With that said, we were impressed by the iTalk’s recording performance, primarily because of its automatic gain control, a feature more significant than most users might initially believe. Automatic gain control enables an inexperienced user to plug the iTalk in, hit “record,” and virtually guarantee that the microphone will record voices to the best of its ability, adjusting dynamically to keep voices crisp while filtering out background noise.
Gain control was a significant but forgivable omission from Belkin’s first-generation Voice Recorder product, and though the UMA includes a user-adjustable, three-position gain control switch (with a multi-colored LED to help people pick the right settings), Griffin has simply done the feature better for most purposes with its automatic, and smart gain control, which we found was only outperformed under a single condition: when the UMA is set on high gain to record at distances greater than 30 feet from the microphone.
In short to medium range recording conditions, the iTalk was easier to operate and delivered comparable (generally superior) results unless we played with the UMA’s switch, studied the LED, and fiddled a bit with the microphone, steps we didn’t have to take to get great audio out of the iTalk. Improper use of the UMA’s gain control switch yielded significant differences in its voice to background noise ratio, and sometimes left certain sounds inaudible. This was never an issue in our testing of the iTalk.
It’s also worth noting that the iTalk’s built-in microphone performed a bit better in our testing than the one in Belkin’s Voice Recorder, and even the inexpensive external microphone we used for testing. We were impressed by its crisp-sounding rendition of voices, and its apparent lack of noise when we listened through headphones. Ambient noise became more noticeable (though still not bothersome) at a distance of thirty feet from the built-in microphone, and it became hard to separate voice from background with that microphone only at around the 40 foot mark. With the right external microphone, we wouldn’t expect this to be a problem.
Without question, headphones are the best way to listen to the output from each of these devices. Whereas the Voice Recorder needed to be unplugged from the iPod for headphone listening, neither the UMA nor the iTalk has this limitation, though unfortunately neither device permits headphone monitoring of recording currently in progress - the iTalk because it has only one port, and the UMA because its external microphone and headphone ports won’t work at once. We would have liked such a feature, as it would permit easy previewing of audio quality, though it may have added considerably to the price or been impossible because of the iPod’s limitations.
Despite its impressive metal exterior grille, Griffin’s speaker is nothing to write home about, though it does (as promised) compare favorably with the six-month old Voice Recorder. Unless you’re in a quiet room for playback, you’ll need to turn the iPod’s volume up in the 75-100% range to hear normal conversational recordings made close to the microphone, and music output is similarly limited. (The speaker’s sweet spot before significant bass distortion is at around the 75-85% mark.) To hear recordings of average volume voices fifteen or more feet away, headphones will be all but necessary except in very quiet listening spaces. On the bright side, this is a limit of the speaker rather than the recording itself - the voices are there and recorded, just relatively quiet.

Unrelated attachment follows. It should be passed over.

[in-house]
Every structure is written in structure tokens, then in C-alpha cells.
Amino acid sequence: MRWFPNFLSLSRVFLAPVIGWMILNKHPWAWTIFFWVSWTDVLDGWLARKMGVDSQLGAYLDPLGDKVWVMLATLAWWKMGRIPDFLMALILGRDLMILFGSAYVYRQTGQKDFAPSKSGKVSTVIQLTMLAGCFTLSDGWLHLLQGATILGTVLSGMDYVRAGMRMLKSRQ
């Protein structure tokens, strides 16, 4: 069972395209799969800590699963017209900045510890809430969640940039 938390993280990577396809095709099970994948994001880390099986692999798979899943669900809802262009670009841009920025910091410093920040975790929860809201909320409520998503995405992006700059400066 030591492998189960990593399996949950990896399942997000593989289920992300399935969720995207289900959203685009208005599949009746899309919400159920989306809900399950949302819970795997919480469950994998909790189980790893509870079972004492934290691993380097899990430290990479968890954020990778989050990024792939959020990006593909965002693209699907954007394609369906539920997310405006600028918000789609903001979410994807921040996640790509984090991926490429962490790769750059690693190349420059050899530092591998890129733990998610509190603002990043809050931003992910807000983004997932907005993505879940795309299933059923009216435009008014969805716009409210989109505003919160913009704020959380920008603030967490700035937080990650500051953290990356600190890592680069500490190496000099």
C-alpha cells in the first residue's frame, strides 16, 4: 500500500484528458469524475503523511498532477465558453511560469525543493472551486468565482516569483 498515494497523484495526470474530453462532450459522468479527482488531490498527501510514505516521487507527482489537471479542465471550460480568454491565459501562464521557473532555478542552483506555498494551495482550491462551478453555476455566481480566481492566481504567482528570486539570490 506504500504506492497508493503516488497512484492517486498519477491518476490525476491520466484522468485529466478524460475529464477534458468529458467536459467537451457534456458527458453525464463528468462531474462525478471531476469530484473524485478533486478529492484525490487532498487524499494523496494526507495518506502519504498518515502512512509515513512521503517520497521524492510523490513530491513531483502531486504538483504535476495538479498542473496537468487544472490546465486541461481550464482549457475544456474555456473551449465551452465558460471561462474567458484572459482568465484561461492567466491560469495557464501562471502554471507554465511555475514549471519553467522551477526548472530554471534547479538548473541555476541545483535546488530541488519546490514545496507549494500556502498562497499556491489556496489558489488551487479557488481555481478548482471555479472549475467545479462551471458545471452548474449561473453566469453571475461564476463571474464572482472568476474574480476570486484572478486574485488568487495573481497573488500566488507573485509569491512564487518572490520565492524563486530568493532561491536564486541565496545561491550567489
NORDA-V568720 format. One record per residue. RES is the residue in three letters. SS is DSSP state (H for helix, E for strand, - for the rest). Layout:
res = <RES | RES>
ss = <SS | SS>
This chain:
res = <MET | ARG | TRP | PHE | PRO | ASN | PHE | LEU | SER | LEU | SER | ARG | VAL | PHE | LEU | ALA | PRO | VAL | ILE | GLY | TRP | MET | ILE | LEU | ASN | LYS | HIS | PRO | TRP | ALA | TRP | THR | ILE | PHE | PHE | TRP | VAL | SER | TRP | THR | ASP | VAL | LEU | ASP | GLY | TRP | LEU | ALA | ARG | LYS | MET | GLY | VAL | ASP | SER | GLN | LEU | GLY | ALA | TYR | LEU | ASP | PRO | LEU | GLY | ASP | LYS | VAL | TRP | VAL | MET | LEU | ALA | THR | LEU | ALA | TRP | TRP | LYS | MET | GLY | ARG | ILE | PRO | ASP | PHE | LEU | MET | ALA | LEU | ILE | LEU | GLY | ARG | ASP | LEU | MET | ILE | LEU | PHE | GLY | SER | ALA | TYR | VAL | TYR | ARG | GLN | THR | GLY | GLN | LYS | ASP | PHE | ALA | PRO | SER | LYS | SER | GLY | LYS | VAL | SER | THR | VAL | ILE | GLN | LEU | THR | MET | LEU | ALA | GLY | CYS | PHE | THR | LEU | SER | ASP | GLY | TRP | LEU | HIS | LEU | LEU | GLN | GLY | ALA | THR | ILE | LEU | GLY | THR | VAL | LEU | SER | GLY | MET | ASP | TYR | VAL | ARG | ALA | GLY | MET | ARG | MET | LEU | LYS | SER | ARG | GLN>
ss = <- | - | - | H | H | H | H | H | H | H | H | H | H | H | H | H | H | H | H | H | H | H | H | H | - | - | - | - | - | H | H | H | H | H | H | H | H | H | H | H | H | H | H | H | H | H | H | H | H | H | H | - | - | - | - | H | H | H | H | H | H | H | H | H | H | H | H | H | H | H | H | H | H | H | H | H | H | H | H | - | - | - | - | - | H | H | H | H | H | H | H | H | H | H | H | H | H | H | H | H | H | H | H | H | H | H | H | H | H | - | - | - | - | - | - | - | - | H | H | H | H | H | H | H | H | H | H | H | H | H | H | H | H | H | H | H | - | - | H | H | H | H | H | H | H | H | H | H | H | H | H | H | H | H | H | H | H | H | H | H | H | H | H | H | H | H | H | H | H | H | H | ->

At a $39.99 suggested retail price and $31+ street price, Griffin Technology’s iTalk offers great performance and tremendous value for the dollar. With the ability to use built-in or external input and output devices, and excellent automatic gain control performance, the iTalk combines and improves upon the functions of two competing alternatives. After six months with Belkin at the top of the hill, Griffin’s product is now our top pick for all voice recording purposes save high gain recording at distances greater than 30 feet. Under such conditions, we’d recommend a quality exterior microphone for the iTalk, though the built-in one is no slouch.
That said, any user who expects more than voice recording from the iTalk will be disappointed - not by Griffin, but by the limitations of current iPod system software. A limited 8 KHz monaural sampling rate and WAV format recordings are acceptable for recording lectures and conversations, but hold the iPod back by comparison with less expensive devices made by iRiver, Creative, and other competitors. While it’s great to see Griffin, Belkin, and other Apple accessory developers pushing the performance envelope with increasingly superior microphone and speaker accessories, their incentive to improve further will diminish if the iPod’s recording capabilities remain unnecessarily crippled.
Jeremy Horwitz is Senior Editor of iLounge and practices intellectual property law in his spare time. His recent book, Law School Insider, has been called the “best book about law school -ever,” and he continues to contribute to Ziff-Davis electronic entertainment magazines.